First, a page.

By Andrea Melissa Sanchez and Leidy Avila, Fedearroz

Why do we grow rice?

In Colombia, rice is a staple food in our diet, it is important for the family basket, and at the same time for the national economy. The average annual consumption is 42.2 kilograms per person.

The rice activity in the country is developed in 210 municipalities of 23 departments. This productive chain generates nearly 410,000 direct and indirect jobs and represents about 0.4% of the national Gross Domestic Product and about 5% of the agricultural GDP.

The country is divided into five rice growing areas (Centro, Llanos Orientales, Bajo Cauca, Santanderes y Costa Norte) and is produced under two systems. The first is the rain-fed system, in which the water used comes from the rains. The second is the irrigation system, in which the water is supplied by irrigation.

On average, in the rain-fed system the yield is 4.19 tons of dry paddy per year, and under irrigated conditions around 5.65 tons.


With the aim of promoting the development of rice cultivation in Colombia, FEDEARROZ is the National Federation of Rice Growers of Colombia. Since 1947, it has existed to support and give union representation to affiliated producers. In addition, FEDEARROZ offers certified seed, agricultural inputs and technical advice, and manages the National Rice Fund (FNA) whose main mission is to conduct research and the transfer of technology.

Supported by an interdisciplinary group of professionals specialized in different areas such as water and soil management, physiology, plant pathology, entomology, meteorology and plant breeding, FEDEARROZ has been able to establish control and mitigation measures for a large part of the adverse factors that affect crop productivity.

In 22 years of research, 45 varieties of rice adapted to the different needs and rice-growing regions of the country have been registered, and we have managed to maintain stable and competitive production levels sufficient to supply the national demand for rice.

Additionally, since 2012 FEDEARROZ-FNA has been implementing the Mass Adoption Program or AMTEC. This program is set within the context of two major challenges facing the rice sector: climate change and free trade agreements. AMTEC is a technology transfer model that seeks the profitability and competitiveness of rice producers, through increasing yields and reducing production costs, and is based on environmental and social sustainability throughout the production chain.

Agronomical data acquisition by FEDEARROZ engineers in the field. (FEDEARROZ)


Why EcoProMIS?

Even when it seems that we know everything about rice, that is just not true. Challenges such as climate change and the need to produce more rice with fewer resources and lower environmental impact confront us with the need to form alliances.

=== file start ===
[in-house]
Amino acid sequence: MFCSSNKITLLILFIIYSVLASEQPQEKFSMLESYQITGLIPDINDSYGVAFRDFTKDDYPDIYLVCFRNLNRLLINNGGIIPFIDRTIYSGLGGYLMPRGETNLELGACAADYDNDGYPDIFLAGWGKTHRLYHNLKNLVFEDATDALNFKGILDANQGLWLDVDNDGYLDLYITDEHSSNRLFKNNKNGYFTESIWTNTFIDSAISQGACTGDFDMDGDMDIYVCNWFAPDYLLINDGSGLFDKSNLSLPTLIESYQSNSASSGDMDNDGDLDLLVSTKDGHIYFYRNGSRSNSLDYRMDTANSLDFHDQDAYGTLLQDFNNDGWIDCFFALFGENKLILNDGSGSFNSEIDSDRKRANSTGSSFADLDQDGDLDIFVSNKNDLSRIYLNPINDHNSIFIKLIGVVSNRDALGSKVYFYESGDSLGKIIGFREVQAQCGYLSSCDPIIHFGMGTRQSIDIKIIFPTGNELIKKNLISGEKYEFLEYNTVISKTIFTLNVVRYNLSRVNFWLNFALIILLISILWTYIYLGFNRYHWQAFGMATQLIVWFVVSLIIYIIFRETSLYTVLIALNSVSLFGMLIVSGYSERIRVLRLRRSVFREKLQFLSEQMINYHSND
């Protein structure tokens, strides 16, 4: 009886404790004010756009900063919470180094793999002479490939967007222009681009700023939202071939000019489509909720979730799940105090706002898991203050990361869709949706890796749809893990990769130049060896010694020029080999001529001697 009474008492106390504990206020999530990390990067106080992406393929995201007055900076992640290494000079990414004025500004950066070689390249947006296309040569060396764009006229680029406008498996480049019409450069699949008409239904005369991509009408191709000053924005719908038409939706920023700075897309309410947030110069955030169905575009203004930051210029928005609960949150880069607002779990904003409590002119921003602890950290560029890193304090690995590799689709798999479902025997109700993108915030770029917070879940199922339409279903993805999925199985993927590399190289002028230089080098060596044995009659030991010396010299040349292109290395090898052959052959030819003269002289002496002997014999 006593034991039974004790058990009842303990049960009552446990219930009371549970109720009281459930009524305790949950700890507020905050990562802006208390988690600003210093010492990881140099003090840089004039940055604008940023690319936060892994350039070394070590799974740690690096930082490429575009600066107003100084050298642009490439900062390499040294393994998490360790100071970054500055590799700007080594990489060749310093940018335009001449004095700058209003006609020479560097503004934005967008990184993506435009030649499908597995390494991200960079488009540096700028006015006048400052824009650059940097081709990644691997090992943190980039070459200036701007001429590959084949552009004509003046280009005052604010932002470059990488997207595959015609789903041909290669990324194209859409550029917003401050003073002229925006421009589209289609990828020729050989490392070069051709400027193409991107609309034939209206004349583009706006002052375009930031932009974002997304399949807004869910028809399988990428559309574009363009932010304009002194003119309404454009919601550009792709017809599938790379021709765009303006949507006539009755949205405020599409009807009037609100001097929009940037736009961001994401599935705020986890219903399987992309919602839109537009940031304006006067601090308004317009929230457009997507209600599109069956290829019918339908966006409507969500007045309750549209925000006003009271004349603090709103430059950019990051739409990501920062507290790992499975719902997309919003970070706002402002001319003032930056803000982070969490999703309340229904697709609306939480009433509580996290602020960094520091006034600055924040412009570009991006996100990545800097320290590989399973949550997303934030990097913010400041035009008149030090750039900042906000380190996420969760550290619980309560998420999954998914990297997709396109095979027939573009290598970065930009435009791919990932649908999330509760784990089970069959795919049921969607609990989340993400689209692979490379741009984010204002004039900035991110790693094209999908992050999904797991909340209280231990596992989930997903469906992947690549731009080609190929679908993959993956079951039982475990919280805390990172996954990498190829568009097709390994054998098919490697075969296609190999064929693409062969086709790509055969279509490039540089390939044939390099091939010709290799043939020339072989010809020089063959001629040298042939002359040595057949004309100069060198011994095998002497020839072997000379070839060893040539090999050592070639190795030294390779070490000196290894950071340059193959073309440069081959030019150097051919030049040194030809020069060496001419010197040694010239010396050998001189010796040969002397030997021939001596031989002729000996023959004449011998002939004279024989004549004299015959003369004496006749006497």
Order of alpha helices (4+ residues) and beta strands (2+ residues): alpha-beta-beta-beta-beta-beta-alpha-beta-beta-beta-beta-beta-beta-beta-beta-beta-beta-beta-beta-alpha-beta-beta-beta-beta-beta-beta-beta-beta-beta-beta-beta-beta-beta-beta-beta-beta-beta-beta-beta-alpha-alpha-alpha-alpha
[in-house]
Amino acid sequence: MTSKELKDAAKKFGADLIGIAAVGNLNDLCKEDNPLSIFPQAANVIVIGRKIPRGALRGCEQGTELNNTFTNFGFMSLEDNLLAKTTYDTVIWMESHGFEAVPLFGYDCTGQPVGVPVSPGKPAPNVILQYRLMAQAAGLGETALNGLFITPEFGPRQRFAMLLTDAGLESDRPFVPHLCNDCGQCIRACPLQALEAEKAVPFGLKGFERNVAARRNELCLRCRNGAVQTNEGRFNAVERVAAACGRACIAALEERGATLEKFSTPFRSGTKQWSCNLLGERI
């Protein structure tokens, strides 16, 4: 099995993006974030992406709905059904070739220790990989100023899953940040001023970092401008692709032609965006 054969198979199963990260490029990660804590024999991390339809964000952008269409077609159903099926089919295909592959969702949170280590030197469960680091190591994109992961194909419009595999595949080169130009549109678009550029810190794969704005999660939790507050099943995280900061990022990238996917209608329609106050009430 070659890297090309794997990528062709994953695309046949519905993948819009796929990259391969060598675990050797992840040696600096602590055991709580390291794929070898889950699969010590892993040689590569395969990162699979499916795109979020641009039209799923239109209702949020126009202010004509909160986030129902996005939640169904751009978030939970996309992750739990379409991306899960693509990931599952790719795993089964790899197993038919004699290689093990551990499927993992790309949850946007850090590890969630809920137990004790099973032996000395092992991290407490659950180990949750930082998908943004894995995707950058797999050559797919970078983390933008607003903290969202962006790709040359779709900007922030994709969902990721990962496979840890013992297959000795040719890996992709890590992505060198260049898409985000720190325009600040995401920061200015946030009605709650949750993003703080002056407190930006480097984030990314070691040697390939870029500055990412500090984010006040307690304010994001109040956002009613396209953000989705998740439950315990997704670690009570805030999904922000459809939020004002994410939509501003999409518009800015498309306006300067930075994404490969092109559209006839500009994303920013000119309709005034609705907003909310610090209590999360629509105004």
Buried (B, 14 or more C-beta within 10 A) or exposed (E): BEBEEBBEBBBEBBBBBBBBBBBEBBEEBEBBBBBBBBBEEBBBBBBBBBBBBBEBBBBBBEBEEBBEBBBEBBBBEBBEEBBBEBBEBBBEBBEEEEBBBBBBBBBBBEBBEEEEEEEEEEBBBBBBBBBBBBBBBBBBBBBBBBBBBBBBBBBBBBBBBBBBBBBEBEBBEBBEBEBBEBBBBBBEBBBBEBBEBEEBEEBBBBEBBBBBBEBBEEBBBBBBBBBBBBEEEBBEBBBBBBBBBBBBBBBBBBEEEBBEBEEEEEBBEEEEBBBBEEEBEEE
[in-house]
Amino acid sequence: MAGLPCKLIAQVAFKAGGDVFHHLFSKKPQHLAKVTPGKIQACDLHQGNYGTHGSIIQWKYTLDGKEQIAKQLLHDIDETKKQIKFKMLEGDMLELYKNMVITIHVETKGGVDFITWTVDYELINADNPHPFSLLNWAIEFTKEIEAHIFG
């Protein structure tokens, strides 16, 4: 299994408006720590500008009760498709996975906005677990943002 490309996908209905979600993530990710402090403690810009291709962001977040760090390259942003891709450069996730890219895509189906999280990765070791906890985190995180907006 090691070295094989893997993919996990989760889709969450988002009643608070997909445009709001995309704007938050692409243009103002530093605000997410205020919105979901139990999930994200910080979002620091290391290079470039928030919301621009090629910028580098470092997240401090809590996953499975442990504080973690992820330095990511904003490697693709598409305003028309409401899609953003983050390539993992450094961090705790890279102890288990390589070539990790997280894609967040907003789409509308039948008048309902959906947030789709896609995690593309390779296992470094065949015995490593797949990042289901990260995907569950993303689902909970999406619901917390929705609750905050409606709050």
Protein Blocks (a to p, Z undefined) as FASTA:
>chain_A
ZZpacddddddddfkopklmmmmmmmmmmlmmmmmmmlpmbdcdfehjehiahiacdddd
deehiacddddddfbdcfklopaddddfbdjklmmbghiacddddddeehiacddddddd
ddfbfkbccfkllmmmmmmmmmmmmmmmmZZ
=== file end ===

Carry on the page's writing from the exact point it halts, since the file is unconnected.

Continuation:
With funds from the UK Space Agency and together with our partners Agricompas, Cenipalma, Solidaridad, Pixalytics, IWCO, and CIAT, the EcoProMIS project is one such alliance, through which we are developing tools such as remote sensing through images captured with drones and satellites.

The earth observation data complements the phenotypic information acquired in situ on the rice farms. Together, this information is establishing predictive models that facilitate monitoring and decision-making for the effective management of rice farms, and contribute to the objective of having a competitive and profitable rice sector.

What are we doing at EcoProMIS?

Among the departments with the largest area planted with rice in Colombia are Casanare and Tolima, with their two cultivation systems, rainfed and irrigation, respectively.

A field within a farm in each location was selected for EcoProMIS. At these fields the team of researchers from FEDEARROZ working on the project have established a platform for acquiring agronomic data in different stages of the crop, together with climatic information from meteorological stations, and GHG emissions with Eddy Covariance towers and static cameras.

At the same time, UAV images are being taken and analyzed to correlate parameters of rice development with variables such as yield. Additionally, we are working on establishing a robust and calibrated data model for rice cultivation, integrating all the information acquired.

It is expected that the EcoProMIS project will produce a platform for the use of our affiliated farmers, who from the beginning have also been part of the process, contributing their experience and needs for the creation of the platform. We want the pilots to be extended to more farmers, and will continue to work on it through workshops with growers.

We are committed to the Colombian rice sector, and we will continue to advance on that path in projects like this one, which have also allowed us to create a scientific network in which we hope to continue learning and innovating.

With EcoProMis we have a lot to contribute and also a lot to learn!